An Addition to the Three Rs

Time was when the building-blocks of education were the three ‘R’s — reading, writing and ‘rithmetic. They still are, but I think the time has come to supplement them with the three ‘H’s — a sense of history, a sense of humour and a modicum of humility.

You cannot have failed to notice how many people take their idea of history from the visual media. The presentation of Thomas Cromwell as hero in the televised version of Wolf Hall may strain the credulity of some, but Mark Rylance acts so well and is so convincing that I’m sure many will have concluded that Cromwell was basically a nice man, fond of his wife and children, and cruelly ill-used by villains like Thomas More. What about the systematic re-writing of history to be found in Jihadist videos? Or the thousand and one other portrayals of historical events and processes subtly coloured to argue a case or to interpret a past world through the lens of the present (think Downton Abbey, for example)? History is not an exact science, but it requires tough thinking and careful assessment of evidence. It is also multi-disciplinary. I’m sure it would help us not merely to read but also to decide what is worth reading in the first place (apologies to Trevelyan). I therefore suggest it should be the first addition to the three ‘R’s.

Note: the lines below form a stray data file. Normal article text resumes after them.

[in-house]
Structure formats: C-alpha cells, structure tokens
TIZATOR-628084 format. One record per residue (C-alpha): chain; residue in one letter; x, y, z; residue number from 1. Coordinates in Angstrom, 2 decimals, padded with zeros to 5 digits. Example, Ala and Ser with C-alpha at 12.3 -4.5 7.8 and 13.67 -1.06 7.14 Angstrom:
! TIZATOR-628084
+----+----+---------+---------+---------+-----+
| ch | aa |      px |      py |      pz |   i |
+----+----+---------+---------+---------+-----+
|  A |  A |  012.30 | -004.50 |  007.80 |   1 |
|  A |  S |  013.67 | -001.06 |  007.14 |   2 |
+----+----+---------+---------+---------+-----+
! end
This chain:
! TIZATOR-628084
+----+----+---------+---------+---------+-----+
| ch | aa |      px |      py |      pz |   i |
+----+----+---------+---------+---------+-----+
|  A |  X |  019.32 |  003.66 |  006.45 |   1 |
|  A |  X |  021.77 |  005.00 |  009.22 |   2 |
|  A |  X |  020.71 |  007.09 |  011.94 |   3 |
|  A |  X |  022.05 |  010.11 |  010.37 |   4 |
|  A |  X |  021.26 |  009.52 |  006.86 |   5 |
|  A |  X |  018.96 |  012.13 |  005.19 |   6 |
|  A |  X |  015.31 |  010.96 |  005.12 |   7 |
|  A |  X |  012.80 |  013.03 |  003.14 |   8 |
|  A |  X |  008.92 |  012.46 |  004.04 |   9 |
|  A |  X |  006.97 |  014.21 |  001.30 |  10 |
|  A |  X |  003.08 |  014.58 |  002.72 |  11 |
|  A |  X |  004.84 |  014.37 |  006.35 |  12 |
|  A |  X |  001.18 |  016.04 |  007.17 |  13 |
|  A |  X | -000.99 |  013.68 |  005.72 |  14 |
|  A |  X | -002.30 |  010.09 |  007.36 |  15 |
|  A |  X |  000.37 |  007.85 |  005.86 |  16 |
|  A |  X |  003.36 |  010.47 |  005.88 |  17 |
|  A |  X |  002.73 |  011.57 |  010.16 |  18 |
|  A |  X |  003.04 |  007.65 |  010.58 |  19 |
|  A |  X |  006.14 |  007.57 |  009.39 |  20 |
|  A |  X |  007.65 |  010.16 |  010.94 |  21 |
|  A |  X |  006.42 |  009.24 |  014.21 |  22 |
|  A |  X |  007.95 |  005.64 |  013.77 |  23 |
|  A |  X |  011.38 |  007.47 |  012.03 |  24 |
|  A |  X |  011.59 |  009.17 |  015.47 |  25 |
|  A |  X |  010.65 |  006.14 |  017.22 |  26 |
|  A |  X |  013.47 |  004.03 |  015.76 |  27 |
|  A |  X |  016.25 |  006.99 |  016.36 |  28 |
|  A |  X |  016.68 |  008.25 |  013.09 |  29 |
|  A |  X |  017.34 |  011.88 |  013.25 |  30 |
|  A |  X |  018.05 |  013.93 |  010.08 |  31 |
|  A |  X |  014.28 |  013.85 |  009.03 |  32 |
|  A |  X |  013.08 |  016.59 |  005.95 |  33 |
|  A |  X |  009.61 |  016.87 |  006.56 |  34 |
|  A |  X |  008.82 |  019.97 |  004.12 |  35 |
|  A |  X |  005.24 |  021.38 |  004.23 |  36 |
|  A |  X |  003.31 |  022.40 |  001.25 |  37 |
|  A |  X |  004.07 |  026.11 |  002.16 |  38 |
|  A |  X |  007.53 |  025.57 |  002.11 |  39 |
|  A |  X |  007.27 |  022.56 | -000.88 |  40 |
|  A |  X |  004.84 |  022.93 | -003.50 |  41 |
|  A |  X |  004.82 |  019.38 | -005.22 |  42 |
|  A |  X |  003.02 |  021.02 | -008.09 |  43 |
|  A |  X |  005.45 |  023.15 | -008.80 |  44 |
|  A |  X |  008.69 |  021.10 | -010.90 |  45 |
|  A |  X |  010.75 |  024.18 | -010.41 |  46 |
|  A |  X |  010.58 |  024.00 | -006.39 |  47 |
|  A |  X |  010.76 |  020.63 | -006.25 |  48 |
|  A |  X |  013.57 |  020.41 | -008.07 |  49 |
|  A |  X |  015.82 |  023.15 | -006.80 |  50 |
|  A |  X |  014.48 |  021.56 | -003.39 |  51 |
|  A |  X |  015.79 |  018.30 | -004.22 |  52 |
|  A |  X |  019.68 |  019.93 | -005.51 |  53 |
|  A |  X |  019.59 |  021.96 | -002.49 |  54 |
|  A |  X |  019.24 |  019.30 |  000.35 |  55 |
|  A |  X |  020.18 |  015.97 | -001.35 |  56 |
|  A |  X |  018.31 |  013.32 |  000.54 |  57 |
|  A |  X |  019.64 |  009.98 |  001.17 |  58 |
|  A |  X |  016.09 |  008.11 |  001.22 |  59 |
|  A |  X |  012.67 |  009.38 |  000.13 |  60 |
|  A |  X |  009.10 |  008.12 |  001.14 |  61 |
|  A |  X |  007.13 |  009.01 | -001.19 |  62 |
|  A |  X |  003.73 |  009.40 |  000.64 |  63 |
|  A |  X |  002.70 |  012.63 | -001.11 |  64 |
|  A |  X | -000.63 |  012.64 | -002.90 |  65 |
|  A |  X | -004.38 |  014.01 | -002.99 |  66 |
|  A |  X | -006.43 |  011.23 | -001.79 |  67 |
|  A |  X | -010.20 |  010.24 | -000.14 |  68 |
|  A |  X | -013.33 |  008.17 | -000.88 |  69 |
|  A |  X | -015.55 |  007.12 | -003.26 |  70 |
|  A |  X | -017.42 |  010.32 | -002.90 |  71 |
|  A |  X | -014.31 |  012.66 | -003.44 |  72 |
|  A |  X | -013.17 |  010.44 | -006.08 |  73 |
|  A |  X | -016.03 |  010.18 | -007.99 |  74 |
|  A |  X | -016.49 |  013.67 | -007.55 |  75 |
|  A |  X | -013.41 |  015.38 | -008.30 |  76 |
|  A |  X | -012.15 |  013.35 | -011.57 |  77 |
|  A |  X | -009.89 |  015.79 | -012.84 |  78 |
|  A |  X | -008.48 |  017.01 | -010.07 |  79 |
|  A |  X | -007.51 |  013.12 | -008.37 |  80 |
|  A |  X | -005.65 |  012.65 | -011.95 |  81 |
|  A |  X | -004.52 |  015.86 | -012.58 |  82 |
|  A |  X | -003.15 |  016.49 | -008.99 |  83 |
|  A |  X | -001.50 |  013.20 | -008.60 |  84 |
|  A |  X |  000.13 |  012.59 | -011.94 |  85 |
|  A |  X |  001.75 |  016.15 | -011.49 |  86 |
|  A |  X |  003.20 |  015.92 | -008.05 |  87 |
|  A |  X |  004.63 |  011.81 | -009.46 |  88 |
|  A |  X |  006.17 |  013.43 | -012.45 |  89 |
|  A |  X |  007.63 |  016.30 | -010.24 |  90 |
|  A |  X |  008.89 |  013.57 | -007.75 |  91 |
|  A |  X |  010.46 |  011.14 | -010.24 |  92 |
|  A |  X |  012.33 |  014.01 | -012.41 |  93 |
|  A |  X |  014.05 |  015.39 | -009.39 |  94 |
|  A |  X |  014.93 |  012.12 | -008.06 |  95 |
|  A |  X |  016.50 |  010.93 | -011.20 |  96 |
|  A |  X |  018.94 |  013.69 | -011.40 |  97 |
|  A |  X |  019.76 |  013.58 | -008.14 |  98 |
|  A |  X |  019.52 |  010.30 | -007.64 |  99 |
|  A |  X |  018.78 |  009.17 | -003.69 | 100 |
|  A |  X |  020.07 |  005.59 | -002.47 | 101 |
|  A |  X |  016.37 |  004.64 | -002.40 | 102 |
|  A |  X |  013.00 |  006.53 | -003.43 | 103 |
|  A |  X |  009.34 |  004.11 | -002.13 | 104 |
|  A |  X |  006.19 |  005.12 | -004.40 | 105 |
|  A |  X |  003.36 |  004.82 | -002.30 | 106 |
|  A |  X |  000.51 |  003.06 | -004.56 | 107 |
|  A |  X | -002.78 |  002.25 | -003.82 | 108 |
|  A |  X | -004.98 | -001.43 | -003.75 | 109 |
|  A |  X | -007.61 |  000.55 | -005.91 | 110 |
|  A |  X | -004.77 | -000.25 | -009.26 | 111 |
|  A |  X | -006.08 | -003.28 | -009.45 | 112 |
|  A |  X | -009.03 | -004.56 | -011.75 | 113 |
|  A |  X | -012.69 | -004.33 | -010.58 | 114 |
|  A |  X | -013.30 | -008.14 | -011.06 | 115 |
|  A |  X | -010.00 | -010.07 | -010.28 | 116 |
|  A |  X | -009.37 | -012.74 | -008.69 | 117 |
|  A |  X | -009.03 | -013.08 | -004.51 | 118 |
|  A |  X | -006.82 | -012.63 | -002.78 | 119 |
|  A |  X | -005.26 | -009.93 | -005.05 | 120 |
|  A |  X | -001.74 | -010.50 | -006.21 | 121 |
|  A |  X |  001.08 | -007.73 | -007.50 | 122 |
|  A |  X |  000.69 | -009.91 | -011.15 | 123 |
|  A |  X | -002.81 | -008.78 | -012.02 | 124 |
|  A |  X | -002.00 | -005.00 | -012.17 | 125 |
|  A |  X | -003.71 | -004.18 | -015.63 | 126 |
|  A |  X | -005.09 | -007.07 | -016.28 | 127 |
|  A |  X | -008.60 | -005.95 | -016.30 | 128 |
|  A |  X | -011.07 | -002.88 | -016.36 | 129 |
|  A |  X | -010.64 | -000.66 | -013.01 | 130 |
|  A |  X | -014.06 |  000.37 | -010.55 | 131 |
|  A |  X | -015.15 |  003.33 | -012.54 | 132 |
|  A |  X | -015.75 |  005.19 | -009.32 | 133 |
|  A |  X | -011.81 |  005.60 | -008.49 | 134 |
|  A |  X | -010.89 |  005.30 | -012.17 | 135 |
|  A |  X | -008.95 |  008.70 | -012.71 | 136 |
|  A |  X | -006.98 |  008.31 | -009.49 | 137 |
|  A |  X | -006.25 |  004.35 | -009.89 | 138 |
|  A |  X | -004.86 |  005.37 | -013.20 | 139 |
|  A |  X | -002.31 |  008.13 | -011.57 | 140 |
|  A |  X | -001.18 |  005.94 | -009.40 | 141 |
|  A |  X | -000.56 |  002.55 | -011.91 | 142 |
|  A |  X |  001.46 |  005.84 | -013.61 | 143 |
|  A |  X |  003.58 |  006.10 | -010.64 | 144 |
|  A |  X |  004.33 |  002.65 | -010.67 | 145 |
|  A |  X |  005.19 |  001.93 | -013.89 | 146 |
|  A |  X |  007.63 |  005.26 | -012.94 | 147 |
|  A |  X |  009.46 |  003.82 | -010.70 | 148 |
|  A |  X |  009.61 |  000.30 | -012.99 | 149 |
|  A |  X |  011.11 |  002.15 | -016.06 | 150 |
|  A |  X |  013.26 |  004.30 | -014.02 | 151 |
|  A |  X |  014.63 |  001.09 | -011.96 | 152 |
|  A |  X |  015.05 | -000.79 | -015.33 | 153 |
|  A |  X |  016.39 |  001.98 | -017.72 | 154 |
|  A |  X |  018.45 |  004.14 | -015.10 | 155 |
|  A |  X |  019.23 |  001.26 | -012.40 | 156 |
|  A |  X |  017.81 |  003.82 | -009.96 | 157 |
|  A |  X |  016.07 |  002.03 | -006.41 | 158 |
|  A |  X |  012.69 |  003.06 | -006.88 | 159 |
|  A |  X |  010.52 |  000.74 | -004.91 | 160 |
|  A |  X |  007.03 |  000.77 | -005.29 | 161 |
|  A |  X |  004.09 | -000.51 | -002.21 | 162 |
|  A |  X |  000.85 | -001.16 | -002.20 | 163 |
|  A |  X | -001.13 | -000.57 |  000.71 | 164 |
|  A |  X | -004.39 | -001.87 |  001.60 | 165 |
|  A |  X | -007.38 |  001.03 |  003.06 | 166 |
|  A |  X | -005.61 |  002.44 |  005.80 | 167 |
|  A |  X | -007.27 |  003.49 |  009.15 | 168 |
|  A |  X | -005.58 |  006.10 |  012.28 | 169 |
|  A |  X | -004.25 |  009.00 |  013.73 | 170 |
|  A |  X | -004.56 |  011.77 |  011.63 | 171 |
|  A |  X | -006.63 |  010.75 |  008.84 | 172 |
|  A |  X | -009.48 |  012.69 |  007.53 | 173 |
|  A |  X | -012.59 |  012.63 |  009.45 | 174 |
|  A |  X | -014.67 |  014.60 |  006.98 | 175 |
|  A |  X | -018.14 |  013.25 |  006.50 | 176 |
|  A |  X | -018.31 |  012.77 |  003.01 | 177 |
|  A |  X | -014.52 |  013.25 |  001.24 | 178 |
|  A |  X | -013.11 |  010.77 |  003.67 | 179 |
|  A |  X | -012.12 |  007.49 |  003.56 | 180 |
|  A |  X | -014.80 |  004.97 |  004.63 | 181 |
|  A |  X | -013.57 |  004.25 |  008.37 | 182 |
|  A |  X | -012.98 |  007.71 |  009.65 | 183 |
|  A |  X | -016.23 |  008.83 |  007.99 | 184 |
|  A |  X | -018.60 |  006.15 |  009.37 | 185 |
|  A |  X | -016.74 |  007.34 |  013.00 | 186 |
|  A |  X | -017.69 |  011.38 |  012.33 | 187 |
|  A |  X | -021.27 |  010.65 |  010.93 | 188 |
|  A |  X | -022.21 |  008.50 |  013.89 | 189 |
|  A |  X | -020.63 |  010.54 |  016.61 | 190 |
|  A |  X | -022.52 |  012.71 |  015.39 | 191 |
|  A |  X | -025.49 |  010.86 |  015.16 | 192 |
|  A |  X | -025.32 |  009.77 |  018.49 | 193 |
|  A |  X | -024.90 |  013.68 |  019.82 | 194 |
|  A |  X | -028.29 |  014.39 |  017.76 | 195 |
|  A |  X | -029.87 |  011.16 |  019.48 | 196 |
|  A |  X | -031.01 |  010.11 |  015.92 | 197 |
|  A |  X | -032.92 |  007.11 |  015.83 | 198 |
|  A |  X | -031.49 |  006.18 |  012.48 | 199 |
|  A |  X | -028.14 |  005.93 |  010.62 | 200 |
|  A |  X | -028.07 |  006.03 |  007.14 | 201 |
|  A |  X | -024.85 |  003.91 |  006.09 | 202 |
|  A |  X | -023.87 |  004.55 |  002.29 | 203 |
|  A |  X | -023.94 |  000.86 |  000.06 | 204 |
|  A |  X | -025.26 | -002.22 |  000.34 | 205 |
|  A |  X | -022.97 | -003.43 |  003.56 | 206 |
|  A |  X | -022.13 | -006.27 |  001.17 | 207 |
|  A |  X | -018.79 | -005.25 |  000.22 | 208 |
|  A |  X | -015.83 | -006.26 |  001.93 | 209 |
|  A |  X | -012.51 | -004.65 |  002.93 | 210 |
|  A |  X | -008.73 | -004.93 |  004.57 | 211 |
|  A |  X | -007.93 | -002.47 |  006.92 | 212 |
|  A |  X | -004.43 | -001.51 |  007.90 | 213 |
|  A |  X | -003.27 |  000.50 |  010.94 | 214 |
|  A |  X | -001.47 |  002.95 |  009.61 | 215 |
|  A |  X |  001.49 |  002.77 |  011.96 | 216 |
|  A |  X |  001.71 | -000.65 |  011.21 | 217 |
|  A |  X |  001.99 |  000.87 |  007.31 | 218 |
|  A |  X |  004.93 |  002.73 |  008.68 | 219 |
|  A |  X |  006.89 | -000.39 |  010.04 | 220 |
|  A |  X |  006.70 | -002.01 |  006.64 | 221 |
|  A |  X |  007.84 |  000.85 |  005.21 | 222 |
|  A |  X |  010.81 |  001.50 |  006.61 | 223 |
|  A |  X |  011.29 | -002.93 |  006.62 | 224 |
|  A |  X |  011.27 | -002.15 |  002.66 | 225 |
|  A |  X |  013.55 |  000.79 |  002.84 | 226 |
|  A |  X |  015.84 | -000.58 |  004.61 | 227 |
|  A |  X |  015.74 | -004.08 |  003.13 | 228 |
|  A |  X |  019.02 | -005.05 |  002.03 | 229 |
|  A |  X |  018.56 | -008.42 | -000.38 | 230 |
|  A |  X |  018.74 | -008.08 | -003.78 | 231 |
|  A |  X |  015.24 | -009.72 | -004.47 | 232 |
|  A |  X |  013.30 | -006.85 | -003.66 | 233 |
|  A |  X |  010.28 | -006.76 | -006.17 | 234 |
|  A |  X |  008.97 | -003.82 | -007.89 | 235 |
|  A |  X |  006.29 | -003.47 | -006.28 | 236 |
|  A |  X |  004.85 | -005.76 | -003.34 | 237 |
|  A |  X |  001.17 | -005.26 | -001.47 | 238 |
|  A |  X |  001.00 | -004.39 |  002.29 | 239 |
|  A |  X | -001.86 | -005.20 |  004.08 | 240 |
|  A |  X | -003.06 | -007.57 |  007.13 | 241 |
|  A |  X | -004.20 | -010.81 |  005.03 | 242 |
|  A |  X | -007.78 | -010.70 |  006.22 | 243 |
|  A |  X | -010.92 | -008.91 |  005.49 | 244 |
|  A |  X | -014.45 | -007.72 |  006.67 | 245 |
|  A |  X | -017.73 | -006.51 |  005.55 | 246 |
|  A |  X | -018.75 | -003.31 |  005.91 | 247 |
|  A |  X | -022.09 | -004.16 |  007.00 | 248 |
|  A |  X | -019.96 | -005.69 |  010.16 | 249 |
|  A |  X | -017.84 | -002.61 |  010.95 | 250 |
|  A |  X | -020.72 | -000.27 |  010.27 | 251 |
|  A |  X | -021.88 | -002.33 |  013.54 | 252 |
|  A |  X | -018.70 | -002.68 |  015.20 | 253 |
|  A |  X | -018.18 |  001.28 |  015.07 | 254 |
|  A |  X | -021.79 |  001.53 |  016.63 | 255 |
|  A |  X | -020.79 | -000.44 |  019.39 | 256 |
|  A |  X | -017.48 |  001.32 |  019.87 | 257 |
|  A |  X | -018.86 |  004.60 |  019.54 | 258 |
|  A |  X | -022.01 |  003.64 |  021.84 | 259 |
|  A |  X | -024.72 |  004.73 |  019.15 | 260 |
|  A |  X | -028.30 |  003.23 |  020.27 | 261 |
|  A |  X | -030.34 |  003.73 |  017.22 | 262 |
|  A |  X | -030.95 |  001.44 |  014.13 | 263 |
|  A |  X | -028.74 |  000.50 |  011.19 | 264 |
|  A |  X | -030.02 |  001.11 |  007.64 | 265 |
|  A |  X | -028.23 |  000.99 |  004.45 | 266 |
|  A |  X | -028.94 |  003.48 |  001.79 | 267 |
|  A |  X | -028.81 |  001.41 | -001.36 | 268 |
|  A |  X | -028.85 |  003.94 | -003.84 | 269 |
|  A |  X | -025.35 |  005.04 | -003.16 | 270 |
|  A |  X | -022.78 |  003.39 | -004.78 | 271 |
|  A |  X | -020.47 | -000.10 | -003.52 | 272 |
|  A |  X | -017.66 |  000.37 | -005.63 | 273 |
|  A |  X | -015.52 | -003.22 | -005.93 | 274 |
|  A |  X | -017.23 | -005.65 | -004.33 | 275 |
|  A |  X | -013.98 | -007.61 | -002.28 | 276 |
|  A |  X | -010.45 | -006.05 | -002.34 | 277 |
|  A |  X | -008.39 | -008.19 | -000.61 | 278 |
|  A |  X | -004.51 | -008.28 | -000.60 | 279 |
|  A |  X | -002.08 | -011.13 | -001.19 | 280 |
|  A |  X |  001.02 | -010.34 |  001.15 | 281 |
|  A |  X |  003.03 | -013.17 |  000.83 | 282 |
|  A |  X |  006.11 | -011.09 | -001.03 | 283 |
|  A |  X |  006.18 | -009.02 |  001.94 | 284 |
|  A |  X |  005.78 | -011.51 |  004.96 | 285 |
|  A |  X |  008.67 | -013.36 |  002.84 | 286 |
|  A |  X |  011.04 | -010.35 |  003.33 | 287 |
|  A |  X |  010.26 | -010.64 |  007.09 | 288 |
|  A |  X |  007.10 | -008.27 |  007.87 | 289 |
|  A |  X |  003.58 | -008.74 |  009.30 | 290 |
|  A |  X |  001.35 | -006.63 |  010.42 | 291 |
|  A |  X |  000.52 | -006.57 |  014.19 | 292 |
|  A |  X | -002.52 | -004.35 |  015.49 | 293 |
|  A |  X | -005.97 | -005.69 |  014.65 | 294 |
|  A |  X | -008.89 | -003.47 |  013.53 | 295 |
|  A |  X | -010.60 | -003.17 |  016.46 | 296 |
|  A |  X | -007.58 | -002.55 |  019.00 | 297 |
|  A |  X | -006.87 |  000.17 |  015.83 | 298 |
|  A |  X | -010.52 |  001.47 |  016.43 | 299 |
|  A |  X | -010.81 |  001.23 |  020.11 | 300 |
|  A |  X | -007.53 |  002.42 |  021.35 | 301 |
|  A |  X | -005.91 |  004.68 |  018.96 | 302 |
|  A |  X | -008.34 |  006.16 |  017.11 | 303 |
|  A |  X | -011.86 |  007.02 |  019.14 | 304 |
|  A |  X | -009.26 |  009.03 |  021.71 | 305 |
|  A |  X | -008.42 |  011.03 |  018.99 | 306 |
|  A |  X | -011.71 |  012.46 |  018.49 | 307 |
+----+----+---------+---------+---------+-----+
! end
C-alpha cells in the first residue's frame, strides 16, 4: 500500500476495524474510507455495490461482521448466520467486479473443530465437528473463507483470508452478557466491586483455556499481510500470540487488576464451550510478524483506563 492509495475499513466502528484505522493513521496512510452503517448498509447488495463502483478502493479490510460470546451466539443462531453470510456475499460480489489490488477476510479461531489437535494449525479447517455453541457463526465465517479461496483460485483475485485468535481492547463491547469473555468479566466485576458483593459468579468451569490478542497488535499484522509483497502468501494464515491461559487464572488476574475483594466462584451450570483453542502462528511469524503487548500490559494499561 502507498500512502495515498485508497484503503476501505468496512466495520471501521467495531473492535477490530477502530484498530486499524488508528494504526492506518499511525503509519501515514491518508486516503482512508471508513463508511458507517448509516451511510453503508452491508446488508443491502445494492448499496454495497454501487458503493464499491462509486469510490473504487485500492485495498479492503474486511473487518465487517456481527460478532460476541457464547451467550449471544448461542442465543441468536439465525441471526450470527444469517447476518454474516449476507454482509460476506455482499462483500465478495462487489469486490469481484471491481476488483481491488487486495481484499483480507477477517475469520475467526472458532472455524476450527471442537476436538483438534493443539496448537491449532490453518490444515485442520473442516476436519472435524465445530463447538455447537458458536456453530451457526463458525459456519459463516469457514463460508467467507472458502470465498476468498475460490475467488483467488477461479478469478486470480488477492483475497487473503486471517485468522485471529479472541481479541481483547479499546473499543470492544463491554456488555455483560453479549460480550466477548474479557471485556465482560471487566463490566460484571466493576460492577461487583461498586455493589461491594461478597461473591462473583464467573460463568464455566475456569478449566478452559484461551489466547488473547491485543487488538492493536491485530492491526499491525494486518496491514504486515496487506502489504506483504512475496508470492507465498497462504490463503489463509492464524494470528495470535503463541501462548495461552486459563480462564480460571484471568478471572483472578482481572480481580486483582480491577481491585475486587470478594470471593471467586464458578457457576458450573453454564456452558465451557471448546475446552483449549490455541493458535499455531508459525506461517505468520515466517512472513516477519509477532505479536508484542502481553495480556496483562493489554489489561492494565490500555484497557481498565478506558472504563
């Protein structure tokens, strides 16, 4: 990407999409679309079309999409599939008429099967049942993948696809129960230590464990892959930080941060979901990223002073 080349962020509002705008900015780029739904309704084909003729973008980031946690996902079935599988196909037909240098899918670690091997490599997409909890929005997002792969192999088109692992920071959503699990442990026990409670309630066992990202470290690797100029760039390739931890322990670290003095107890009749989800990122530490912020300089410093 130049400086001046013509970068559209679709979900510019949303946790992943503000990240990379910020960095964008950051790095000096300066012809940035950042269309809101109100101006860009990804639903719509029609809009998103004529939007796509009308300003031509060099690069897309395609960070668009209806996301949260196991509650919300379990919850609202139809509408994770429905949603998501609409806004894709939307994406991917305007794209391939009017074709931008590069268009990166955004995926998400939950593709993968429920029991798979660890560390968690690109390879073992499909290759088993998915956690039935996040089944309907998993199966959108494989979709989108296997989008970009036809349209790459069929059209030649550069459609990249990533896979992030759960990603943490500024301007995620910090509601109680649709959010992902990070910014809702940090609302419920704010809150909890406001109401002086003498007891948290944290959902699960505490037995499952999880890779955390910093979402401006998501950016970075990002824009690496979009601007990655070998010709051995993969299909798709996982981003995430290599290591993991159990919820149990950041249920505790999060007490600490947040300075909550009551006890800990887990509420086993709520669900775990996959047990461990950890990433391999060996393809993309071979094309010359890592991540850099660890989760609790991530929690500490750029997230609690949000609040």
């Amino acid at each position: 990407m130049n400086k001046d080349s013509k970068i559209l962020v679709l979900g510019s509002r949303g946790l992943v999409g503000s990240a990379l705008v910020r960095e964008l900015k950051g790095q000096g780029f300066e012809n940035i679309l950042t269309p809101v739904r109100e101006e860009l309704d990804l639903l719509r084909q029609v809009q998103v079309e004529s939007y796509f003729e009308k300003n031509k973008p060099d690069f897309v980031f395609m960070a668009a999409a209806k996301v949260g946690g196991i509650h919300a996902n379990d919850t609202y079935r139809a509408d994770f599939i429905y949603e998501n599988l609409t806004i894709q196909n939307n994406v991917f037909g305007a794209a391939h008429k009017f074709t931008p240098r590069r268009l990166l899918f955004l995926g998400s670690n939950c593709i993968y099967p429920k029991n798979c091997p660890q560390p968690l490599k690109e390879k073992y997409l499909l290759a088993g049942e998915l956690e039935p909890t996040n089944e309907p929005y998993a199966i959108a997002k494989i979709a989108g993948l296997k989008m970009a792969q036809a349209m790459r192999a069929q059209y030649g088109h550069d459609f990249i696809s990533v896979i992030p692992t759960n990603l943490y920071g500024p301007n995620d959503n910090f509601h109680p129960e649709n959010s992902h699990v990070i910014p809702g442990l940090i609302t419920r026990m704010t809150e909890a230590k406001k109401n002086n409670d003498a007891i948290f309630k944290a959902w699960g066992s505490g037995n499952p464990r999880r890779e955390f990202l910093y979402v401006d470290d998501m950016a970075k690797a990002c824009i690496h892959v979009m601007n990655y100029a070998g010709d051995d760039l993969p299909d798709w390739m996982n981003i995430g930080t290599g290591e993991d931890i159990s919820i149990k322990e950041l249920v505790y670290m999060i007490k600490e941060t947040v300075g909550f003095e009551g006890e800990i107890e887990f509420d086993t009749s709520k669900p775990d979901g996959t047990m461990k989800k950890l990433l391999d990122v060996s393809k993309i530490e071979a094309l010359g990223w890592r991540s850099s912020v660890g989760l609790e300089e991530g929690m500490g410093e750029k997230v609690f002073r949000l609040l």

My second would be humour. You have only to look at Social Media or the pages of an online newspaper to see how many people have become so literal-minded that they fail to register that not everything is said or done with the same level of seriousness. Just as a sense of history gives a feel for period and the development of ideas, so a sense of humour is a great help in interpreting the words and actions of others. I’m not sure one can teach humour, but I think it would be worth a try.

Finally, I come to humility. It is no accident that today we read the twelfth step of humility in the Rule of St Benedict and find that humility — true humility — should be our constant disposition. I think sometimes we can exaggerate our own ability to solve problems or cure ills. If we did indeed have the solution to the world’s problems, the world would be beating a path to our door, but as it manifestly isn’t, perhaps we could pause and ask ourselves do we know all the facts, have we considered all the implications of such and such a course and, perhaps most important of all, are we in a position to judge?

Regular readers will know I have written this with a smile, but also with a grain of seriousness. How we approach the world, how we interpret the words and actions of others, how we manage to convey ideas of our own, matters. Get it right and there is peace and plenty. Get it wrong and there is war and division. Education plays a key-role in determining outcomes. As technology changes the shape of traditional education for ever, it is certainly something I’d urge thinking and praying about.

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4 thoughts on “An Addition to the Three Rs”

  1. A (proper) sense of history ,would be very useful to politicians and generals at times. If only we could learn the lessons of history, we might not make quite the same mistakes again. Similar ones, perhaps, but hopefully not the same ones time and time again.